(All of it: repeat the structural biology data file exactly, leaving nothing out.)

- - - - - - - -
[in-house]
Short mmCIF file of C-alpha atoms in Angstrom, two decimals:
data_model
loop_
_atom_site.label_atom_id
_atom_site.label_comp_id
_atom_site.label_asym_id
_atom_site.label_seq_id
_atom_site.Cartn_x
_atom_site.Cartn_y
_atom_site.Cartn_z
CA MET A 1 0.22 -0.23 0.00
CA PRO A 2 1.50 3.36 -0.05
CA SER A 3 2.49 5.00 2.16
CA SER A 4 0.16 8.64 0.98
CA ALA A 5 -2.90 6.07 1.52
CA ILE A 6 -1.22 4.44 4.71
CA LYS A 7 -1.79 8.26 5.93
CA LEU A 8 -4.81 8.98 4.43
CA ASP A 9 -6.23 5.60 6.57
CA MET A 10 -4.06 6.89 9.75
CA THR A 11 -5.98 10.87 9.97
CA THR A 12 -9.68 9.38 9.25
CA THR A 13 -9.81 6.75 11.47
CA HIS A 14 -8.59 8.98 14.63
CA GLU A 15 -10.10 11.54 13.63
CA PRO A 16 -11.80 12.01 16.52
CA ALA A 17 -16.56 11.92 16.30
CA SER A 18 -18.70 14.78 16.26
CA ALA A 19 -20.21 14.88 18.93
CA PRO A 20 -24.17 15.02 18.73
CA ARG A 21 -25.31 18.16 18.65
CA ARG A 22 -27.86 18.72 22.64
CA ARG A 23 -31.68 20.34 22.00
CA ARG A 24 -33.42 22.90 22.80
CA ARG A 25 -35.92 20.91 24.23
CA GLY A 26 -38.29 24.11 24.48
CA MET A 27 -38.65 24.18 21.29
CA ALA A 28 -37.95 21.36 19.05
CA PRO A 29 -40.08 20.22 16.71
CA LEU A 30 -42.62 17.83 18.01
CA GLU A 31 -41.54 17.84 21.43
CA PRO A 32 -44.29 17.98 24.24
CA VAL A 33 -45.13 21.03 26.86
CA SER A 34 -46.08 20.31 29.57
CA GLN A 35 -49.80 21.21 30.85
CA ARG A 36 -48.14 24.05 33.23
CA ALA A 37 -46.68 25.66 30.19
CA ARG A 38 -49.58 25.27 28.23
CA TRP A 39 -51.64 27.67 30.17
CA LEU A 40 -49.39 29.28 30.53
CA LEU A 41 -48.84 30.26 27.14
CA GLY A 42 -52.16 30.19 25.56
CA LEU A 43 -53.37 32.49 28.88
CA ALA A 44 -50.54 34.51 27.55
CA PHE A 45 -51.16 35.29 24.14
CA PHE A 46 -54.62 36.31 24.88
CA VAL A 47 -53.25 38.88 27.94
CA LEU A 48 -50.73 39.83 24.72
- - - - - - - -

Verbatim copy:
[in-house]
Short mmCIF file of C-alpha atoms in Angstrom, two decimals:
data_model
loop_
_atom_site.label_atom_id
_atom_site.label_comp_id
_atom_site.label_asym_id
_atom_site.label_seq_id
_atom_site.Cartn_x
_atom_site.Cartn_y
_atom_site.Cartn_z
CA MET A 1 0.22 -0.23 0.00
CA PRO A 2 1.50 3.36 -0.05
CA SER A 3 2.49 5.00 2.16
CA SER A 4 0.16 8.64 0.98
CA ALA A 5 -2.90 6.07 1.52
CA ILE A 6 -1.22 4.44 4.71
CA LYS A 7 -1.79 8.26 5.93
CA LEU A 8 -4.81 8.98 4.43
CA ASP A 9 -6.23 5.60 6.57
CA MET A 10 -4.06 6.89 9.75
CA THR A 11 -5.98 10.87 9.97
CA THR A 12 -9.68 9.38 9.25
CA THR A 13 -9.81 6.75 11.47
CA HIS A 14 -8.59 8.98 14.63
CA GLU A 15 -10.10 11.54 13.63
CA PRO A 16 -11.80 12.01 16.52
CA ALA A 17 -16.56 11.92 16.30
CA SER A 18 -18.70 14.78 16.26
CA ALA A 19 -20.21 14.88 18.93
CA PRO A 20 -24.17 15.02 18.73
CA ARG A 21 -25.31 18.16 18.65
CA ARG A 22 -27.86 18.72 22.64
CA ARG A 23 -31.68 20.34 22.00
CA ARG A 24 -33.42 22.90 22.80
CA ARG A 25 -35.92 20.91 24.23
CA GLY A 26 -38.29 24.11 24.48
CA MET A 27 -38.65 24.18 21.29
CA ALA A 28 -37.95 21.36 19.05
CA PRO A 29 -40.08 20.22 16.71
CA LEU A 30 -42.62 17.83 18.01
CA GLU A 31 -41.54 17.84 21.43
CA PRO A 32 -44.29 17.98 24.24
CA VAL A 33 -45.13 21.03 26.86
CA SER A 34 -46.08 20.31 29.57
CA GLN A 35 -49.80 21.21 30.85
CA ARG A 36 -48.14 24.05 33.23
CA ALA A 37 -46.68 25.66 30.19
CA ARG A 38 -49.58 25.27 28.23
CA TRP A 39 -51.64 27.67 30.17
CA LEU A 40 -49.39 29.28 30.53
CA LEU A 41 -48.84 30.26 27.14
CA GLY A 42 -52.16 30.19 25.56
CA LEU A 43 -53.37 32.49 28.88
CA ALA A 44 -50.54 34.51 27.55
CA PHE A 45 -51.16 35.29 24.14
CA PHE A 46 -54.62 36.31 24.88
CA VAL A 47 -53.25 38.88 27.94
CA LEU A 48 -50.73 39.83 24.72